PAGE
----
were not recovered,” Mr Bano said.
The auditors’ report qualified “receipts amounting to US$817,000 and payments amounting to US$116,746,000 being post 31 December 2008 transactions.” They say: “We were unable to satisfy ourselves as to the completeness of these receipts and payments as we have not audited all receipts and payments for the period 1 January 2009 to 30 June 2009 and we were unable to satisfy ourselves as to completeness through alternative audit procedures”.
Mr Bano commented: “Nearly US$200 million worth of transactions cannot be verified by the auditors. That is unacceptable in anyone’s books. All this after the purported ‘reform’ too. It is a joke for this government to continue to paint the rosy picture it has been of public finances, or to try to blame others, such previous governments for their incompetence and corrupt elements. It’s their doing and their incompetence,” Bano said.
During questioning on the highly controversial sole sourcing of government public works projects, the so called “Referendum Package” of August 30 this year, the Minister expressly shifted responsibility for answering the myriad of questions and accusations raised by both the Opposition as well as government MPs to the Prime Minister himself. She evaded it totally.
"The US$34 million “Referendum Package” was announced by the de facto Prime Minister after he dragged together unspent budget monies from varied ministries to spend on purportedly urgent infrastructure projects. There has been no tender, but contracts were coordinated by, and contractors from, handpicked businesspeople with close political and family ties to the de facto Prime Minister. It included an advance payment of 20% of the contract price before any works commenced. There have been allegations by civil society, business, and MPs from all parties, of over-pricing and phantom projects.
“We know that the Finance Minister herself was against the ‘Referendum Package’ from the outset. We hear she told the Prime Minister that it is was illegal and he responded as usual that he knew where the Dili prison was located. But it is a joke for the Finance Minister to say that it is the Prime Minister’s responsibility to answer questions on it because she did not know. The law says she has to know, that she is the Minister responsible for implementing the state budget. It is her legal responsibility. She cannot just say, ‘it’s not me, it’s the others’. If she is not happy with having to do so, then she should resign. We intend to hold her accountable whether she wants it or not,” said Mr Bano.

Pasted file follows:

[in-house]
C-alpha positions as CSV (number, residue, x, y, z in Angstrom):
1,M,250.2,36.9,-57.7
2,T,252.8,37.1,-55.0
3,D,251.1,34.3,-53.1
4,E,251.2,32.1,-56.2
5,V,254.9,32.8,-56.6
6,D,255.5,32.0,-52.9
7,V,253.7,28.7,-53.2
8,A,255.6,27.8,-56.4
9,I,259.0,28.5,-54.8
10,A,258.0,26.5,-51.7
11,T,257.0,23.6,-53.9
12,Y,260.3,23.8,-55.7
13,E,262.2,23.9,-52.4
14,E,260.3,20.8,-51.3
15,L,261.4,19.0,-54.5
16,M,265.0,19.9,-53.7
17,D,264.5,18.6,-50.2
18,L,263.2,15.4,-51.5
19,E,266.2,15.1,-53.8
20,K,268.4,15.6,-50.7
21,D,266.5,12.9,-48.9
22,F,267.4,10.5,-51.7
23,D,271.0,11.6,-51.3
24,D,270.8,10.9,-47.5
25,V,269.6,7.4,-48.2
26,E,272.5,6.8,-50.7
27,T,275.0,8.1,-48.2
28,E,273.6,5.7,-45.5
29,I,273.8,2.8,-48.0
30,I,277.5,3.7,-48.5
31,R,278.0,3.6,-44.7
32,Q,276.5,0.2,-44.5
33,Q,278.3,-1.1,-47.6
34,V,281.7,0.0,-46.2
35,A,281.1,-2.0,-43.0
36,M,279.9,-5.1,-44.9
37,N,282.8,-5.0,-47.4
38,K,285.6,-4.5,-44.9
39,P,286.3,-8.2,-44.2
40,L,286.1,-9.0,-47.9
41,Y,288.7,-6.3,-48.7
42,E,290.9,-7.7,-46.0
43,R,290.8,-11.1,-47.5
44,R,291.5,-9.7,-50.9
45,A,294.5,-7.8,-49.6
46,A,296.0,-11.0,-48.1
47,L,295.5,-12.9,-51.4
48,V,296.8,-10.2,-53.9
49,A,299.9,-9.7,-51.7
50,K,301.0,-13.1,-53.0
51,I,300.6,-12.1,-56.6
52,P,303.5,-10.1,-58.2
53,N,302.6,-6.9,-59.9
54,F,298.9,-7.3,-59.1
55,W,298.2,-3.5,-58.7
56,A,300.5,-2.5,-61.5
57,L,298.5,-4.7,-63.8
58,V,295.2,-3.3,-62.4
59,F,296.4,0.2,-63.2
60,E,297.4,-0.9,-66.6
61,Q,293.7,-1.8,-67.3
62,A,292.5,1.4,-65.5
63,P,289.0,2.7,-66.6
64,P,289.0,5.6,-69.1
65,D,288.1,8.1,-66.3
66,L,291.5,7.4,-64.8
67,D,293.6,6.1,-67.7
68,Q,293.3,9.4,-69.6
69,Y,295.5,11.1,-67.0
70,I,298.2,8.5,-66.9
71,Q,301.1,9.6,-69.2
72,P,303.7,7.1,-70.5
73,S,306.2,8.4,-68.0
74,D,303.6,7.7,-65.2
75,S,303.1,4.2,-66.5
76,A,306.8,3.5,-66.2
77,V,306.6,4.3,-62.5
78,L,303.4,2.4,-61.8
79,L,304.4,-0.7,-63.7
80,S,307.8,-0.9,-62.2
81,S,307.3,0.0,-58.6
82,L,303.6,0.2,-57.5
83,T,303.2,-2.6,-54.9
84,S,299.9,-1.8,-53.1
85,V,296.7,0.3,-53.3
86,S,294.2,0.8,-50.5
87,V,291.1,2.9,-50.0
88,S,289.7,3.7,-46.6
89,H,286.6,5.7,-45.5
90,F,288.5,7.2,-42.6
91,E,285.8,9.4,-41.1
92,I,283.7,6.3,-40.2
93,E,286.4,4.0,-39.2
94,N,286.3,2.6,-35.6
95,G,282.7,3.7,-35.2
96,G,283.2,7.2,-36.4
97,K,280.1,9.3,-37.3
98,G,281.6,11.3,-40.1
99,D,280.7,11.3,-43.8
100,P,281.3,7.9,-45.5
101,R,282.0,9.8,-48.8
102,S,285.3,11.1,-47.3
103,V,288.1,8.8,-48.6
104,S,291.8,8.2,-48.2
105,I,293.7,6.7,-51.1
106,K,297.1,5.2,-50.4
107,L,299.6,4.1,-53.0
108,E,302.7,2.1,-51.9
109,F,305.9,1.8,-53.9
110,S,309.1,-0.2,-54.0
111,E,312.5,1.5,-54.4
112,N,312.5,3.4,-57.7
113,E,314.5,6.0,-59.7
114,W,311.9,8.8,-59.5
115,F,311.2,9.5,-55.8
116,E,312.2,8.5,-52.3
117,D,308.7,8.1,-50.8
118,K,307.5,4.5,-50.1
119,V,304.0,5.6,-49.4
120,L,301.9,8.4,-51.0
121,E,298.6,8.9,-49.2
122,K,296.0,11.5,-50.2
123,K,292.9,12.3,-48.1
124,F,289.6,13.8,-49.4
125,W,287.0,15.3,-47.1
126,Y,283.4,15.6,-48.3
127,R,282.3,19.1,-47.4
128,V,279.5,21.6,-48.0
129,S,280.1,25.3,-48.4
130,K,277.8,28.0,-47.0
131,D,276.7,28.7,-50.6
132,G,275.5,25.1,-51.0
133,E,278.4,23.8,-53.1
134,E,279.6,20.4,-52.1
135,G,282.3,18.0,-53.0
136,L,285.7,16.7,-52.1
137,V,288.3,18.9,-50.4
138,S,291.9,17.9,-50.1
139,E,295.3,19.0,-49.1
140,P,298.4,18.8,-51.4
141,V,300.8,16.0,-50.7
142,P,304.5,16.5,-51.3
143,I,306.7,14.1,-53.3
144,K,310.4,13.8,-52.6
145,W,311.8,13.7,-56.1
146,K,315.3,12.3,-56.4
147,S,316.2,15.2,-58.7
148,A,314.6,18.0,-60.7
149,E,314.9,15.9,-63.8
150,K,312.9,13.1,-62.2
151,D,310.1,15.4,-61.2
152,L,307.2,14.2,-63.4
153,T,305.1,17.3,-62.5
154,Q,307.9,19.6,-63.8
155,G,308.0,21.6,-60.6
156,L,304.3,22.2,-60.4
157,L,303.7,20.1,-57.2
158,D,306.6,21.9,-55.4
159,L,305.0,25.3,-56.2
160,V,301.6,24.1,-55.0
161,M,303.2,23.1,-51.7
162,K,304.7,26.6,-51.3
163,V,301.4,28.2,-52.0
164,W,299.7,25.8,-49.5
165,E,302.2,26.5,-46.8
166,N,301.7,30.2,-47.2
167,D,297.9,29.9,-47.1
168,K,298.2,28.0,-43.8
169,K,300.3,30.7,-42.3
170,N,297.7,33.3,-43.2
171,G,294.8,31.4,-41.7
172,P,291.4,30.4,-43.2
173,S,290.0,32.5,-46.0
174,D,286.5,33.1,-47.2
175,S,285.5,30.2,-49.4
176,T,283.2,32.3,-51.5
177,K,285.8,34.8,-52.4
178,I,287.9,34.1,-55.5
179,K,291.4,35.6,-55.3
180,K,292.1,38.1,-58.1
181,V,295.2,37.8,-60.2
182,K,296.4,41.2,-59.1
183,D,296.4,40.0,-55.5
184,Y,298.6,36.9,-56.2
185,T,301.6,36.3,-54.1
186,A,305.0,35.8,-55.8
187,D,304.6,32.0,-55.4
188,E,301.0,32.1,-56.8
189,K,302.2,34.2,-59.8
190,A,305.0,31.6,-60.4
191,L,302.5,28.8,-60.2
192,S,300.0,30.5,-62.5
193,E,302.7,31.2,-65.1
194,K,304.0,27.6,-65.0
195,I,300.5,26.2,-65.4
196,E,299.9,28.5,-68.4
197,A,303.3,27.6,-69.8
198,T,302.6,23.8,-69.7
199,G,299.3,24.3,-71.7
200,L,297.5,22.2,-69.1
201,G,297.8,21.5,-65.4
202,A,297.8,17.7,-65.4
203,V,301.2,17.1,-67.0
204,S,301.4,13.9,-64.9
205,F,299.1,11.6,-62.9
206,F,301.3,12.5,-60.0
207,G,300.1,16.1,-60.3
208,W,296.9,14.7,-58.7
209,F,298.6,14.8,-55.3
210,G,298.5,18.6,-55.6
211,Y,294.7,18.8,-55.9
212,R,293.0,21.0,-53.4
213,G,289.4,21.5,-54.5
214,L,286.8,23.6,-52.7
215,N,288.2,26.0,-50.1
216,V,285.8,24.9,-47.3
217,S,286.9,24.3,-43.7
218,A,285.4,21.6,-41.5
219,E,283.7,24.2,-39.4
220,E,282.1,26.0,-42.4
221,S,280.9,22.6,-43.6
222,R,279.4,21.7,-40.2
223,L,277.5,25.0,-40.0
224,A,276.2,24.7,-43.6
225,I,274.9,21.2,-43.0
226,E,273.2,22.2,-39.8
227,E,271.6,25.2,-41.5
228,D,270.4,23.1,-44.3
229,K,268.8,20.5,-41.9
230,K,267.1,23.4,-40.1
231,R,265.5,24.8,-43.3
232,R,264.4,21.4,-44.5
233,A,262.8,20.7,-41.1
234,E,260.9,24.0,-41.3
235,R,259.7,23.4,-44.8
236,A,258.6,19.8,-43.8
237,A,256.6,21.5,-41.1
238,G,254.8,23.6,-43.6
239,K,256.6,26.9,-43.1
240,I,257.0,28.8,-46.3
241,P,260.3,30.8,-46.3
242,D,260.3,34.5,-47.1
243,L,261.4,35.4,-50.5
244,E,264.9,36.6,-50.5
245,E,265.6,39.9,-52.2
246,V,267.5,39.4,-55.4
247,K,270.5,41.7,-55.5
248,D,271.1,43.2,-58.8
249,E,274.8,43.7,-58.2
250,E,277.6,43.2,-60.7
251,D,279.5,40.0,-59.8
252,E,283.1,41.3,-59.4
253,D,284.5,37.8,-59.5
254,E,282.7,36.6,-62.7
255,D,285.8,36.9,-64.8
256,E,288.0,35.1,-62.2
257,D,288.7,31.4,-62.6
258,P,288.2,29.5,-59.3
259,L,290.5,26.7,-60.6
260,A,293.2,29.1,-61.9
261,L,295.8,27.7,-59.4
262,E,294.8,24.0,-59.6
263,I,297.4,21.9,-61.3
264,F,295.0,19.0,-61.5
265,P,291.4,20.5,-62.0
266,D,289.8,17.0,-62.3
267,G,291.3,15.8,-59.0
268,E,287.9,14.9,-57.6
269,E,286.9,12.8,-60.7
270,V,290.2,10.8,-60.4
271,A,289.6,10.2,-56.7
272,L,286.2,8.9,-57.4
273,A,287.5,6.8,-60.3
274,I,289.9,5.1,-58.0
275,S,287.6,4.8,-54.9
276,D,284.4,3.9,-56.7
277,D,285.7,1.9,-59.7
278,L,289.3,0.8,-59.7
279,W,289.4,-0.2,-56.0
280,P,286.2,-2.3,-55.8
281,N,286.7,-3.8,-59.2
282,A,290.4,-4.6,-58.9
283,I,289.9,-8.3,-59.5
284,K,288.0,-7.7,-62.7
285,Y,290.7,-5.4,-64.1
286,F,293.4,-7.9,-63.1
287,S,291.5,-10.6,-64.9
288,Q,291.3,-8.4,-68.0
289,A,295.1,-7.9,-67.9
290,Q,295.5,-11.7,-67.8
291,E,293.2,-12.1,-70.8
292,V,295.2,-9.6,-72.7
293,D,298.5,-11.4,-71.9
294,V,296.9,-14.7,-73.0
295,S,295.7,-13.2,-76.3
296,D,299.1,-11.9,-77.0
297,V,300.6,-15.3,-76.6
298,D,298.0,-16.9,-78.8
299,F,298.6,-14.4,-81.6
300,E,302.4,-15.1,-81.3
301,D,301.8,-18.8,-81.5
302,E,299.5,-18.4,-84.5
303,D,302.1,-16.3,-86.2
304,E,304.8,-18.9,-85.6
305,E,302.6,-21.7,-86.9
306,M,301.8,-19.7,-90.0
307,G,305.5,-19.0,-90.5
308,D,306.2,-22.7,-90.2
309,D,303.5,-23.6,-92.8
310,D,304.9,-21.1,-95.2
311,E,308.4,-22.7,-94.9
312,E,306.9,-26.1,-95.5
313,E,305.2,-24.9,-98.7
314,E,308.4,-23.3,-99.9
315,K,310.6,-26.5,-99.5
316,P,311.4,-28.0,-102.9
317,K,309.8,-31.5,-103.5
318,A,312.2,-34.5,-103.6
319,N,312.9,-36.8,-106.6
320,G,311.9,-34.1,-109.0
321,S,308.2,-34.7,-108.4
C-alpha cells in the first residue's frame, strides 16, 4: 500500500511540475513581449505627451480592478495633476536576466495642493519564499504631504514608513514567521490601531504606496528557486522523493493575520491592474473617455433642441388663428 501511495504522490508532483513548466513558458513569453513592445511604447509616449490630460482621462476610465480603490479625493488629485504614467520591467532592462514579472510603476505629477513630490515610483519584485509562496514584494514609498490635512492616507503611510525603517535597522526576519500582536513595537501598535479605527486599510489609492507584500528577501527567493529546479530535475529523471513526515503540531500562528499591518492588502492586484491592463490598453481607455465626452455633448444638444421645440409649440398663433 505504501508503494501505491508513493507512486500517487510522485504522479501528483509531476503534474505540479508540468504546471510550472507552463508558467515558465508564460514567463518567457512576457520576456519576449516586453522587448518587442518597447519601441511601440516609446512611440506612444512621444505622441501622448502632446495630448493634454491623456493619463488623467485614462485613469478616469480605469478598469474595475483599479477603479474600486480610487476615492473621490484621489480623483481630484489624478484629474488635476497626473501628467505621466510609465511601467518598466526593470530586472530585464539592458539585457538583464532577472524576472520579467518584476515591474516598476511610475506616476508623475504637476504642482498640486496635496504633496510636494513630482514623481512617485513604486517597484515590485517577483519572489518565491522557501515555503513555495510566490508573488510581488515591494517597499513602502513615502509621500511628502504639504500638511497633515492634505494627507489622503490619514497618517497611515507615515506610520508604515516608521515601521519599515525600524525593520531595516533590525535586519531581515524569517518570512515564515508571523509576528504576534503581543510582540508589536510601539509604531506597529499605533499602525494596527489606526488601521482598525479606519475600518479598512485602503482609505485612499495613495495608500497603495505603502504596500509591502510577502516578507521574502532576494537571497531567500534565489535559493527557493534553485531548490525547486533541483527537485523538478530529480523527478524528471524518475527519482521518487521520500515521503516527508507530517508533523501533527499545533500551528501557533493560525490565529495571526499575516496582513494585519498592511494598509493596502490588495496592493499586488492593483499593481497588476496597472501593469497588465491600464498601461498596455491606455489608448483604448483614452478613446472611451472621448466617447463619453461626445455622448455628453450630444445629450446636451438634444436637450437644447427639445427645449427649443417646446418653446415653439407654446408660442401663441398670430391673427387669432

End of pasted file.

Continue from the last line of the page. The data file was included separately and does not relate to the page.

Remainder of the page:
“Now the Minister comes before the parliament and when questioned about the shambles that has become the ‘Referendum Package’, involving procurement of goods and services worth in excess of US$34 million, she simply diverts all questions and responsibility to the Prime Minister and other Ministers. She says that the atrociously low budget spending is because of other minister’s management. Will she ever be held responsible for anything?” asked Bano.
“This ‘Referendum Package’ is a big disaster. It has been an irresponsible and illegal attempt by the de facto Prime Minister to
spend, spend, spend, so that he does not have to face the embarrassment of having asked parliament for more than the government could handle, just as we had told them when they brought the budget to parliament for approval. It has totally disregarded procurement and public finance laws and regulations. This is totally unacceptable and we will be taking legal action,” Bano warned.
For further information, please contact Arsenio Bano MP on +670 741 9505 or Jose Teixeira MP on +670 728 7080